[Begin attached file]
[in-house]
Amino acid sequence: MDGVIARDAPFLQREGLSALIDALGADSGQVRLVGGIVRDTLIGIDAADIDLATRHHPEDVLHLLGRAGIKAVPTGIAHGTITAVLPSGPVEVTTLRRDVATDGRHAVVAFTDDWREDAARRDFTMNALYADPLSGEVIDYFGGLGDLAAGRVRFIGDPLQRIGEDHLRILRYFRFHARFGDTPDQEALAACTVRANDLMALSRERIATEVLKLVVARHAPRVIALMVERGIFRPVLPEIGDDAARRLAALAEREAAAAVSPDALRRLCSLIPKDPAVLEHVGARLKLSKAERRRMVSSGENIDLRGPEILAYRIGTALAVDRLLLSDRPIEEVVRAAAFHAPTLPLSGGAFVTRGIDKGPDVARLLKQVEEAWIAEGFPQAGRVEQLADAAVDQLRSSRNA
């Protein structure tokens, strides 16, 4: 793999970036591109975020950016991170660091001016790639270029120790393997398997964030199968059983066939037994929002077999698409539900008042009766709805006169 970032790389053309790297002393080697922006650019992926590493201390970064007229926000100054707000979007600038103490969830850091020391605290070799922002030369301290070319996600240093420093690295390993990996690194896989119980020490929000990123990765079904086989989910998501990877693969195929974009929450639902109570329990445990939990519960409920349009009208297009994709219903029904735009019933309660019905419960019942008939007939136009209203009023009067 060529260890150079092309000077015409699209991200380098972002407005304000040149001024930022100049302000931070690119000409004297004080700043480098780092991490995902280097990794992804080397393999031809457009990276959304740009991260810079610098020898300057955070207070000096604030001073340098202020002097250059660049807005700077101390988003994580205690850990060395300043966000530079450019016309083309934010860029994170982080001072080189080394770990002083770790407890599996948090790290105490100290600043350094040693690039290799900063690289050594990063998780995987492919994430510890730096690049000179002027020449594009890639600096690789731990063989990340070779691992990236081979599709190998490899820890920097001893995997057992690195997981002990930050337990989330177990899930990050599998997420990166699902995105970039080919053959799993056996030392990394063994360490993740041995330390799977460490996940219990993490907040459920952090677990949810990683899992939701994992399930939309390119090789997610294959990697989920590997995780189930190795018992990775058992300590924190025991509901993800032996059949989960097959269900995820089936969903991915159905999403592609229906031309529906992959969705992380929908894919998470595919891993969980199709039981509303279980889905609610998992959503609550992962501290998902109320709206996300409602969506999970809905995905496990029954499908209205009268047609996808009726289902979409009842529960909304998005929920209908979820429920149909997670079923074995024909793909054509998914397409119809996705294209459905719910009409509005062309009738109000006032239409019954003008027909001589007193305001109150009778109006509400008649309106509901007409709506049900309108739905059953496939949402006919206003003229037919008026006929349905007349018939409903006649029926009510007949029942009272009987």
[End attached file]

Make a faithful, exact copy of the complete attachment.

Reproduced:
[in-house]
Amino acid sequence: MDGVIARDAPFLQREGLSALIDALGADSGQVRLVGGIVRDTLIGIDAADIDLATRHHPEDVLHLLGRAGIKAVPTGIAHGTITAVLPSGPVEVTTLRRDVATDGRHAVVAFTDDWREDAARRDFTMNALYADPLSGEVIDYFGGLGDLAAGRVRFIGDPLQRIGEDHLRILRYFRFHARFGDTPDQEALAACTVRANDLMALSRERIATEVLKLVVARHAPRVIALMVERGIFRPVLPEIGDDAARRLAALAEREAAAAVSPDALRRLCSLIPKDPAVLEHVGARLKLSKAERRRMVSSGENIDLRGPEILAYRIGTALAVDRLLLSDRPIEEVVRAAAFHAPTLPLSGGAFVTRGIDKGPDVARLLKQVEEAWIAEGFPQAGRVEQLADAAVDQLRSSRNA
């Protein structure tokens, strides 16, 4: 793999970036591109975020950016991170660091001016790639270029120790393997398997964030199968059983066939037994929002077999698409539900008042009766709805006169 970032790389053309790297002393080697922006650019992926590493201390970064007229926000100054707000979007600038103490969830850091020391605290070799922002030369301290070319996600240093420093690295390993990996690194896989119980020490929000990123990765079904086989989910998501990877693969195929974009929450639902109570329990445990939990519960409920349009009208297009994709219903029904735009019933309660019905419960019942008939007939136009209203009023009067 060529260890150079092309000077015409699209991200380098972002407005304000040149001024930022100049302000931070690119000409004297004080700043480098780092991490995902280097990794992804080397393999031809457009990276959304740009991260810079610098020898300057955070207070000096604030001073340098202020002097250059660049807005700077101390988003994580205690850990060395300043966000530079450019016309083309934010860029994170982080001072080189080394770990002083770790407890599996948090790290105490100290600043350094040693690039290799900063690289050594990063998780995987492919994430510890730096690049000179002027020449594009890639600096690789731990063989990340070779691992990236081979599709190998490899820890920097001893995997057992690195997981002990930050337990989330177990899930990050599998997420990166699902995105970039080919053959799993056996030392990394063994360490993740041995330390799977460490996940219990993490907040459920952090677990949810990683899992939701994992399930939309390119090789997610294959990697989920590997995780189930190795018992990775058992300590924190025991509901993800032996059949989960097959269900995820089936969903991915159905999403592609229906031309529906992959969705992380929908894919998470595919891993969980199709039981509303279980889905609610998992959503609550992962501290998902109320709206996300409602969506999970809905995905496990029954499908209205009268047609996808009726289902979409009842529960909304998005929920209908979820429920149909997670079923074995024909793909054509998914397409119809996705294209459905719910009409509005062309009738109000006032239409019954003008027909001589007193305001109150009778109006509400008649309106509901007409709506049900309108739905059953496939949402006919206003003229037919008026006929349905007349018939409903006649029926009510007949029942009272009987």